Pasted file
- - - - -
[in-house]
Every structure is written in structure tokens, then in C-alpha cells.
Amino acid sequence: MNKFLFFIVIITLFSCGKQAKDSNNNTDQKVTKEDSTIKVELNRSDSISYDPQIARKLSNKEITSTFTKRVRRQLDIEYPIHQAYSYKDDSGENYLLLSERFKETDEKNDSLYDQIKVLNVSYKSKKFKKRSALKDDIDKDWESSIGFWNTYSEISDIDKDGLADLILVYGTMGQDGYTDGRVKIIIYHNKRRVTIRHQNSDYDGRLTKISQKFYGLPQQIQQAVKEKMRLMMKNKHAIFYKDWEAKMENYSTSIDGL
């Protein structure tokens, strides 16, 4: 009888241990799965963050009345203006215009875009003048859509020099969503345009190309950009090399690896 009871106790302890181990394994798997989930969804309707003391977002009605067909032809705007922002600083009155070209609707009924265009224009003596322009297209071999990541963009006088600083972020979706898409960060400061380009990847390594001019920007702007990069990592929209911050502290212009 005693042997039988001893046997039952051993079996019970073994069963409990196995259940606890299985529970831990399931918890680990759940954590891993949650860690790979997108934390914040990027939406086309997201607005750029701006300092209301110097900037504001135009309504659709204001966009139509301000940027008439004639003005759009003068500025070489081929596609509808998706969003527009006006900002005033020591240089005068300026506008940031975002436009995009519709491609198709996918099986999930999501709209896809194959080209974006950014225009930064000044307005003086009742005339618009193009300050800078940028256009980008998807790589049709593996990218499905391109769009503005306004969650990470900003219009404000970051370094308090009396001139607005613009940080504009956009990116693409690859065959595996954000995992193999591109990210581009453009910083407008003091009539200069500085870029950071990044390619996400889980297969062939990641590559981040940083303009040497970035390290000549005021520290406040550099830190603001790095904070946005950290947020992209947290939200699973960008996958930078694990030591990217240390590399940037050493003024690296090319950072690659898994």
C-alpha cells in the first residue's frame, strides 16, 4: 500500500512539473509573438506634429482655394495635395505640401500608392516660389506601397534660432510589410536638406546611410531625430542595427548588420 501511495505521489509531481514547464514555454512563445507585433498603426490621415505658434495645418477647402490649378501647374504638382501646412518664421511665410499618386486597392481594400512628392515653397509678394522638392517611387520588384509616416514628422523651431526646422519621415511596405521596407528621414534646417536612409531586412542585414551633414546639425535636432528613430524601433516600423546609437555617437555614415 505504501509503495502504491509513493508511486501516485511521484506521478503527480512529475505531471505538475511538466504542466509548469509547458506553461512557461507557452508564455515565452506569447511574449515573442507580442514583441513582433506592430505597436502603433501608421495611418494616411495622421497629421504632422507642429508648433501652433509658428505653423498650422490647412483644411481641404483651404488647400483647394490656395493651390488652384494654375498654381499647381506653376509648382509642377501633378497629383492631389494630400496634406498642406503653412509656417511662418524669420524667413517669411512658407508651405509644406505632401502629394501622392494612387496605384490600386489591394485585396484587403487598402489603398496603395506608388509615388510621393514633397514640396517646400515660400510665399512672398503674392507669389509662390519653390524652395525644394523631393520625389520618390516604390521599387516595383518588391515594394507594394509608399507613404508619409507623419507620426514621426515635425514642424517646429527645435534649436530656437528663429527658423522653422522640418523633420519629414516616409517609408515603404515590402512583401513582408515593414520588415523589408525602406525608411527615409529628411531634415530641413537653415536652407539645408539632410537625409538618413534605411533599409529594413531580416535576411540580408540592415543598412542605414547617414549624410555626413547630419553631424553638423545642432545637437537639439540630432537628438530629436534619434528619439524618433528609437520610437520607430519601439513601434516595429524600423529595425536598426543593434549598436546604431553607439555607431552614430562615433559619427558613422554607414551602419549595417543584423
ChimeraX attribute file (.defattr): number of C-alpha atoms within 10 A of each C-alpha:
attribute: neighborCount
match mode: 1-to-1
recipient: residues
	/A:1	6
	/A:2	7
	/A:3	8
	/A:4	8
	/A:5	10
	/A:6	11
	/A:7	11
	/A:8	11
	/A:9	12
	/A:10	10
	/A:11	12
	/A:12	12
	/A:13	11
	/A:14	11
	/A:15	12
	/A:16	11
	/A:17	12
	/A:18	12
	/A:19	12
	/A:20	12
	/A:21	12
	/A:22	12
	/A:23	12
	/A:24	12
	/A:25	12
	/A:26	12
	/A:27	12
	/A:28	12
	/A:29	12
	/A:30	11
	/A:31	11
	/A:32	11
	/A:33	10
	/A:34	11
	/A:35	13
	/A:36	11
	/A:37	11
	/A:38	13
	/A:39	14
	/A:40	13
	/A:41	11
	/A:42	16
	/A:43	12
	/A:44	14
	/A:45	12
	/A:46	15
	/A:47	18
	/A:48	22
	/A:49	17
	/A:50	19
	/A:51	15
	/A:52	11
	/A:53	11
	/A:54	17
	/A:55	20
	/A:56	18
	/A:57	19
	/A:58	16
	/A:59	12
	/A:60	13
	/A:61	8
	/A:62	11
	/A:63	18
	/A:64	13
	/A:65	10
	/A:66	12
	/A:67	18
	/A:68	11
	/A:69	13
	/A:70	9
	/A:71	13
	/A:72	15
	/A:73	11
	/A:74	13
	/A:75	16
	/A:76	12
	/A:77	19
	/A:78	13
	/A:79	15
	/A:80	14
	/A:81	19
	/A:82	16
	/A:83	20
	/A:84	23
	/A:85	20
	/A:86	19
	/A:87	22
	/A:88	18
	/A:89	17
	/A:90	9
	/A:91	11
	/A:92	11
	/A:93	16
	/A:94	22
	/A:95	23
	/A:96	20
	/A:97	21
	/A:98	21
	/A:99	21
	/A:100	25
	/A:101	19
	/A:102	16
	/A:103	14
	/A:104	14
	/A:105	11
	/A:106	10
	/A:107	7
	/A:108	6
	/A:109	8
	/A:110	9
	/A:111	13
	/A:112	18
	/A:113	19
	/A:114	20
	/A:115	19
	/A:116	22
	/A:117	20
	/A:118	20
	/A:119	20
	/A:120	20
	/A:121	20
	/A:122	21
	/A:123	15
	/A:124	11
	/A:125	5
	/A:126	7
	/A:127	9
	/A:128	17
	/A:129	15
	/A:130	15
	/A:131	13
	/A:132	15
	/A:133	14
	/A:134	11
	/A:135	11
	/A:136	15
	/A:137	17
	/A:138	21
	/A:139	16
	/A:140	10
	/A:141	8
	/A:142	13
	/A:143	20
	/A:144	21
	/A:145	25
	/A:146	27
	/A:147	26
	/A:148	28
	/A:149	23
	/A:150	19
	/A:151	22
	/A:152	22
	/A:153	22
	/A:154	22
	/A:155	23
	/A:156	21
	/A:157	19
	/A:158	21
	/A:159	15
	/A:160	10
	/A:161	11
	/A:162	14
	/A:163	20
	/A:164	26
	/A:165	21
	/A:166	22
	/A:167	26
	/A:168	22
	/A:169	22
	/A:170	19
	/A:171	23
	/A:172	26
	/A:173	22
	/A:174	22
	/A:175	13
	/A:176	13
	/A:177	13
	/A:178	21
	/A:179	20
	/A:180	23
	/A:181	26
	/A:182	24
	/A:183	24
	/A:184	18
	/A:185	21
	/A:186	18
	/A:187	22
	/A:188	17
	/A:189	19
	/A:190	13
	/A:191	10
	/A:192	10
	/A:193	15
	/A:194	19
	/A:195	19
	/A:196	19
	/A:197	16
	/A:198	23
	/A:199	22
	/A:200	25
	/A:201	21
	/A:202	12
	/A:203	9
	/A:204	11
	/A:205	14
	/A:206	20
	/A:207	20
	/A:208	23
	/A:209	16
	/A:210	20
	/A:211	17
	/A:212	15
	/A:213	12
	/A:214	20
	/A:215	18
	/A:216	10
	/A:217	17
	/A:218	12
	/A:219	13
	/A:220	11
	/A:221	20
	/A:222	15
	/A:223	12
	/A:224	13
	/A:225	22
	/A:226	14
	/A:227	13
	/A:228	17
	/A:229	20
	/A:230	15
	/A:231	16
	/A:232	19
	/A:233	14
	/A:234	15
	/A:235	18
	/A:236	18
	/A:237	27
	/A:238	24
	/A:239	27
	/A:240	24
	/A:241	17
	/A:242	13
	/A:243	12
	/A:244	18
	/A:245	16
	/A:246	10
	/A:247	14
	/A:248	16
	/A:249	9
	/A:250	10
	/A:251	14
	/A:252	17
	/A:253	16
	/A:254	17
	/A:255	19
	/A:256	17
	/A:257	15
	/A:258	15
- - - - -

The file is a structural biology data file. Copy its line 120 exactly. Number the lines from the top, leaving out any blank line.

	/A:111	13